CBS: NCAA tourney ads nearly sold out

March Madness on Demand close to $30 mil in ad sales

NEW YORK -- With about two weeks to go before the start of the NCAA men's basketball tournament, CBS is nearly sold out of inventory and is approaching $30 million in ad revenue for March Madness on Demand, its Web video product that allows fans to stream each of the 60-plus tournament games the network televises.

According to CBSSports.com senior vp and GM Jason Kint, ad revenue for MMOD will increase more than 20% compared with last year's record $23 million haul.

CBSSports.com has once again signed on AT&T, Coke and Pontiac as presenting sponsors and has inked deals with close to 35 different brands (up from 30 last year). Among those advertisers is Comcast, which has committed to be the first sponsor of the "boss button," which enables at-work viewers to display a fake spreadsheet on their screens with a mouse click if their supervisor approaches while they're watching live games.

Demand has been as strong as in recent years despite a brutal economy and increased caution among online advertisers, Kint said. He believes the quality of the inventory -- along with the potential size of the MMOD audience -- combine to make the offering stand out during a recession.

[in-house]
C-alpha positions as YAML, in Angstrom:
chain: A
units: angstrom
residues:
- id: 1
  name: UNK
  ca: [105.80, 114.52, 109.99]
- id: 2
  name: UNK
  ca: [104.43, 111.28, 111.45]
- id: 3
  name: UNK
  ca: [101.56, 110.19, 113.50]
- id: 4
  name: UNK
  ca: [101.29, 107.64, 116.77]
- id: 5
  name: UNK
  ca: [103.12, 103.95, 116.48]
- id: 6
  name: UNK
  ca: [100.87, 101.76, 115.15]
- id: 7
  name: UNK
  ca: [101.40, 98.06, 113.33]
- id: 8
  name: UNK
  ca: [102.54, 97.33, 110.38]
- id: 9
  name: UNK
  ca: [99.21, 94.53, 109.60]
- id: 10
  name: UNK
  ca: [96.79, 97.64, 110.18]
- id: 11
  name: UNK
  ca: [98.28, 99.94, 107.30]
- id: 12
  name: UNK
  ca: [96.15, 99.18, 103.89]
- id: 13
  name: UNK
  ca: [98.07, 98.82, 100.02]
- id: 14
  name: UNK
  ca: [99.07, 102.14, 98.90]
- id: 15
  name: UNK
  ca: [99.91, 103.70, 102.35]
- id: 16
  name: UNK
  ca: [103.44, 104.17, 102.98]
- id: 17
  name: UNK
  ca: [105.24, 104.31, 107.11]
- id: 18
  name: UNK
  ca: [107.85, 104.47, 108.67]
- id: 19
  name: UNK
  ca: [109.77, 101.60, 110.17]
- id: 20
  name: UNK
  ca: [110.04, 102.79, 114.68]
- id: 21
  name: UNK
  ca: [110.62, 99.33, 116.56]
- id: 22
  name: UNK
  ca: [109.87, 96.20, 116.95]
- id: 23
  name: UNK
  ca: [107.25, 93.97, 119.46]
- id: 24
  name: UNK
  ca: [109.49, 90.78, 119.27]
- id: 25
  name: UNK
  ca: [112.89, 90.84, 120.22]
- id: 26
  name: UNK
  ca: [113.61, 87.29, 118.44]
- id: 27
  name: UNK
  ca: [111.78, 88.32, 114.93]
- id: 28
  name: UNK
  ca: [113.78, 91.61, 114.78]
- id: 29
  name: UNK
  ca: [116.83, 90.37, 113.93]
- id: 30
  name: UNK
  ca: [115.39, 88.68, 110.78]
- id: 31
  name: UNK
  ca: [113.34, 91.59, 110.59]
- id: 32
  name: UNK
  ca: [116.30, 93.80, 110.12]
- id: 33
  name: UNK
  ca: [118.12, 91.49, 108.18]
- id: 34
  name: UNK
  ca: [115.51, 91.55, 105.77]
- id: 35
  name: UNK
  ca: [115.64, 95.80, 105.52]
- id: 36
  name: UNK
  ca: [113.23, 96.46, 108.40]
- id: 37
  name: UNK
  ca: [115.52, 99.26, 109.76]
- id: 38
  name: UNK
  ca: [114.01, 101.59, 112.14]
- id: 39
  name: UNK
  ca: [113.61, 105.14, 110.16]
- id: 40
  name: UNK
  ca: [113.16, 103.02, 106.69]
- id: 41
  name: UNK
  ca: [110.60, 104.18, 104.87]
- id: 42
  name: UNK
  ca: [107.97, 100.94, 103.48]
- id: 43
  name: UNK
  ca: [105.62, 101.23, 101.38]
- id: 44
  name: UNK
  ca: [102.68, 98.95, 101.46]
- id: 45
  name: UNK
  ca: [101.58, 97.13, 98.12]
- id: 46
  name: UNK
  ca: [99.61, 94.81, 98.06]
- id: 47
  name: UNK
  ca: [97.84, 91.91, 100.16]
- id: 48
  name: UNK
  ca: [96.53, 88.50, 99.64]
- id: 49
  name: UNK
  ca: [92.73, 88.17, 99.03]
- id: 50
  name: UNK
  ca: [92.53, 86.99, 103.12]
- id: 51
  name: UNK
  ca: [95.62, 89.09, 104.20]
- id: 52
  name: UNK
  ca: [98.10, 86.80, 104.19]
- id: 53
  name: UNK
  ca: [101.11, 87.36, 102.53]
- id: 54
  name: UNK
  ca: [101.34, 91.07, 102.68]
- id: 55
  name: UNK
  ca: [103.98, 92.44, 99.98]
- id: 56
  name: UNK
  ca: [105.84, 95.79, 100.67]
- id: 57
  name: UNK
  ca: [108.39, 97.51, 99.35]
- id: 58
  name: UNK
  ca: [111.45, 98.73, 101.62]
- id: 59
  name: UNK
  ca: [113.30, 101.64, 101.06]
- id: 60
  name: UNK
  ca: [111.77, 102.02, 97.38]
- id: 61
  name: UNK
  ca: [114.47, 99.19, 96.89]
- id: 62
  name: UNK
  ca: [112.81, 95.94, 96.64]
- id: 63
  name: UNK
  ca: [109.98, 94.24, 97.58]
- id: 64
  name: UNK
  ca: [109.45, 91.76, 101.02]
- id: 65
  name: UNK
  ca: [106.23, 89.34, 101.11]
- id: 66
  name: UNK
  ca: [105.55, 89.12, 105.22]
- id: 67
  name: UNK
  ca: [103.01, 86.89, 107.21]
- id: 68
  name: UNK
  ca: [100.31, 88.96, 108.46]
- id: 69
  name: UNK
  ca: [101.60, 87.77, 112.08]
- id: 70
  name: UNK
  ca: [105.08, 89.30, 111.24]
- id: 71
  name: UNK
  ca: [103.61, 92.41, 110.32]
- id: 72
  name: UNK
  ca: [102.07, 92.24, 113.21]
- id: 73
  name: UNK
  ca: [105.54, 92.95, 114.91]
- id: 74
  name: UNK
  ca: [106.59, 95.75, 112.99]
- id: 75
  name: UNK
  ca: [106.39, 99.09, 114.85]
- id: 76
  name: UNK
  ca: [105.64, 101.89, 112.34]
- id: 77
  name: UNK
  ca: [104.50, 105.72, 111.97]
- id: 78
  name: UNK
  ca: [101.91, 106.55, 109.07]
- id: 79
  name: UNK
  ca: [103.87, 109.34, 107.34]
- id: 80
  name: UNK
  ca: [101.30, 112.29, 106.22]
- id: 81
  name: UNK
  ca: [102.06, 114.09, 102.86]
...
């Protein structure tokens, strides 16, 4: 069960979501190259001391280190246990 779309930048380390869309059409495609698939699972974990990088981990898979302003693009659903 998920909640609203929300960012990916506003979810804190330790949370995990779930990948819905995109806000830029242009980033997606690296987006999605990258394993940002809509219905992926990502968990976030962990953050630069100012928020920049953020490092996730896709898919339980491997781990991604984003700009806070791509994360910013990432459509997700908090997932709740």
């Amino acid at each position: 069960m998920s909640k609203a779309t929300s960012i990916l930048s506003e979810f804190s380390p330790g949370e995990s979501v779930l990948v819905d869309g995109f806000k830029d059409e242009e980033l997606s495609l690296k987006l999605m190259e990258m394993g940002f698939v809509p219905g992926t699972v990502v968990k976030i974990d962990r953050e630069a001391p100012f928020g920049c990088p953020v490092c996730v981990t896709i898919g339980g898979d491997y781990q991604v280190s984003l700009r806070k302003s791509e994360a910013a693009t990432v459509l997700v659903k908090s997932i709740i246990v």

"It's very unique," he said. "MMOD -- there is nothing quite like it. It's video, and advertisers say that it is challenging to find mass-reach video content that is predictable and premium."

Kint predicted that MMOD would exceed the record 4.7 million unique viewers who streamed live games last year, especially since CBS has expanded its distribution. In 2008, the network pushed the product across the Web, making it available on sites such as ESPN.com, Yahoo Sports and MySpace while dropping all registration requirements. This year the content also will be distributed on recent CBS acquisitions CNET and GameSpot, among others.

Plus, CBS does not anticipate extended wait periods for users to access live games. Kint said that the site has dropped its online "waiting room," which previously provided users with an estimate of how long they would have to wait during heavy-demand periods.

"We've increased capacity so much that it's no longer a necessary feature," he said.
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